The long-awaited Disney+ TV adaptation of Rick Riordan’s bestselling young-adult series Percy Jackson and the Olympians is finally here. Fans of the beloved Greek mythology–inspired books, about a 12-year-old boy who is thrust into the middle of a long-standing conflict among the Greek pantheon after he finds out he’s the forbidden demigod son of Poseidon, have been waiting for a worthy screen adaptation since 2005, when the series’ first book was published.
They suffered through two cursed movies that failed to meet expectations of both the financial and fan variety. Now, with author Riordan having fought tooth and nail to be involved in the second adaptation attempt, fans are hoping they’ll finally receive the faithful series they deserve. Let me assuage the fears of all the Percyheads out there: The new show is the Percy Jackson we’ve been waiting for.
First, some ancient history: While no one can expect a screen translation of a novel to mirror its source material to a tee, fans of the series aren’t being dramatic when they say that the original films were a mess. Even Riordan has concurred: In 2018 the author published a statement summarizing his poor experience consulting on the production of the first film. He even included emails he had allegedly sent to the film’s producers in 2009, cautioning against aging up the cast, and criticizing the script.
None of his advice was heeded, as evidenced most clearly by the ages of the actors: Logan Lerman, playing Percy, was 17 when he filmed Percy Jackson & the Olympians: The Lightning Thief and 21 when he filmed its sequel, Percy Jackson: Sea of Monsters. Alexandra Daddario, who played Percy’s love interest, Annabeth, was 22 when she starred in the first film.
Brandon T. Jackson, who played the satyr Grover—Percy’s best friend and sworn protector—was nearly a decade older than Lerman. Naturally, this aging up inspired a darker take on the story, a removal of much of the comedic levity, and the inclusion of not-so-kid-friendly language—all of which alienated the novels’ core audience.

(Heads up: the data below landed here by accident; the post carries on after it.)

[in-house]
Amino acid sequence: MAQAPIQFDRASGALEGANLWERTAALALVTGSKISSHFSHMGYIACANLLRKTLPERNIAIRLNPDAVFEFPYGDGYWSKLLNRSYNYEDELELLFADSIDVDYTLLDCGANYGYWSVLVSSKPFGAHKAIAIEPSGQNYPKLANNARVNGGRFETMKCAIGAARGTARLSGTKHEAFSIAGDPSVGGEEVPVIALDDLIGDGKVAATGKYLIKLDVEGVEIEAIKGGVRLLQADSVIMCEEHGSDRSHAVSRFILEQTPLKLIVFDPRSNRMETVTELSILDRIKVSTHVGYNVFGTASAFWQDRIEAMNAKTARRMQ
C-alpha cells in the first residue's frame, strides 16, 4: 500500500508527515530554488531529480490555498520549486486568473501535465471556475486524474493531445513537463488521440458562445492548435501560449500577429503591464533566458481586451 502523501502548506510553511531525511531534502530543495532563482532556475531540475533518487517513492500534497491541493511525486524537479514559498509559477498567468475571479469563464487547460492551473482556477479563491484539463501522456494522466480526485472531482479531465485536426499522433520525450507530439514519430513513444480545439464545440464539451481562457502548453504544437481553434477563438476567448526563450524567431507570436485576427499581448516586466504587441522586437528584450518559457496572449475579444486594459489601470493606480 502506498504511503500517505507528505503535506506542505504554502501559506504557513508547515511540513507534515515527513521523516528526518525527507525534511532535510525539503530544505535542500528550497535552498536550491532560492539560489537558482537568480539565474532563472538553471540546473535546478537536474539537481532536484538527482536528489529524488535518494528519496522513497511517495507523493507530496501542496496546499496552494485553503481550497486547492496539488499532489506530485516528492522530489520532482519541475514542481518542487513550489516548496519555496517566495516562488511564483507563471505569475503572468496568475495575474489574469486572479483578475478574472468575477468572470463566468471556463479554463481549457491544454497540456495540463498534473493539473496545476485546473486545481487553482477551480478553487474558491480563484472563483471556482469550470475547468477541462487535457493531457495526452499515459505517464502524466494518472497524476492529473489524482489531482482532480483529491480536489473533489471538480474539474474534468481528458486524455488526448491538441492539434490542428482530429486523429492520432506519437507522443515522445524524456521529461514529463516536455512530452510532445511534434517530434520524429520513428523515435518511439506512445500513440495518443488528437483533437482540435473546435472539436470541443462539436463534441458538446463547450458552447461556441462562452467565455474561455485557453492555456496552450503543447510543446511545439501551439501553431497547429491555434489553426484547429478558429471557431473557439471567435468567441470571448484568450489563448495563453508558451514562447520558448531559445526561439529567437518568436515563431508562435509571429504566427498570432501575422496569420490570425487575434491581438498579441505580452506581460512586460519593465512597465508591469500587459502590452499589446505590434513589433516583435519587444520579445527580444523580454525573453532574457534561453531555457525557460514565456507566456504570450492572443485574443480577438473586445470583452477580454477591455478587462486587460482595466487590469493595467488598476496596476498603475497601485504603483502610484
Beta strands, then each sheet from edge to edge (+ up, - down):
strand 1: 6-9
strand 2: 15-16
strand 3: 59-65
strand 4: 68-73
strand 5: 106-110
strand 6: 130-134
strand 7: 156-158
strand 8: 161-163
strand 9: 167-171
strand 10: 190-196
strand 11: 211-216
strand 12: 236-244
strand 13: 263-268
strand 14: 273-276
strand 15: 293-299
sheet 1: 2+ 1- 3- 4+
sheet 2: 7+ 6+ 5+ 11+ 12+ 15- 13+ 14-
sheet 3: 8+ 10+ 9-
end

Thankfully, Disney has learned from the mistakes of 20th Century Fox (which it acquired in 2019). With love to Lerman, who did the best he could with the material he was given, our Percy is finally here, in the form of Walker Scobell. Scobell, 14, is joined by Leah Sava Jeffries, also 14, and Aryan Simhadri, 17, who play Annabeth and Grover, respectively.
Not only are the actors the proper ages for their roles, but they also make up a more diverse ensemble than what’s represented in the books. (And to any of the fans who were angry about canonically blond Annabeth being played by a Black girl, I have to say: These characters are demigods.
Their parents are literally deities!) More importantly, they truly deliver the main trio’s personality traits: Percy is sarcastically humorous, Annabeth is headstrong and loyal to the point of hostility, and Grover is the lovable peacemaker of the three.
The rest of the ensemble is great as well—the character Luke (Charlie Bushnell), in particular, is given so much more room for development here than in the movies, in a way that does justice to his journey in the books. Fans will also be glad to know that the plot has been left blessedly intact, at least judging from the four episodes made available to the press.
So far, the show closely follows the order of the first book’s events. Scenes and storylines that were left out of the film—presumably for the sake of time, although the movie also bafflingly made up a whole new side quest about pearls owned by the goddess Persephone—are present.
Riordan’s intricate plot, which unfolds over the course of six book installments, is well suited to television, a medium that, by nature, allows for slower, more detailed storytelling. None of this is to say that an adaptation can’t make changes to or improve upon its source material, but in the case of Percy Jackson, it seems wise to finally give the fans what they’ve been clamoring for.
The journey of the entire series traverses some of the most complex years of one’s life: age 12 to 16. Normal kids go through puberty; Percy has to deal with that and make a decision that will either save or destroy the world. His youth is important: It underscores the gravity of the fact that these children are being roped into what becomes an actual supernatural war.
Sure, Percy Jackson is a fun adventure with whimsy out the wazoo, but it’s also about adulthood, friendship, loyalty, and morality, as all the best coming-of-age stories are. A lot was riding on this adaptation—not just fans’ sky-high expectations, but also Disney’s next big bet on a franchise.
The new series certainly isn’t perfect, but it succeeds in shaking off the specter of the earlier films; in a touching gesture, Lerman himself left Scobell a message of support and encouragement, from one Percy to another, as Scobell starts his journey down the hard road of embodying a character so beloved by (very loud, very opinionated) fans. Above all, 2023’s Percy Jackson and the Olympians promises to be faithful—and, coming from a longtime Riordan hive member, that’s the best thing it can be.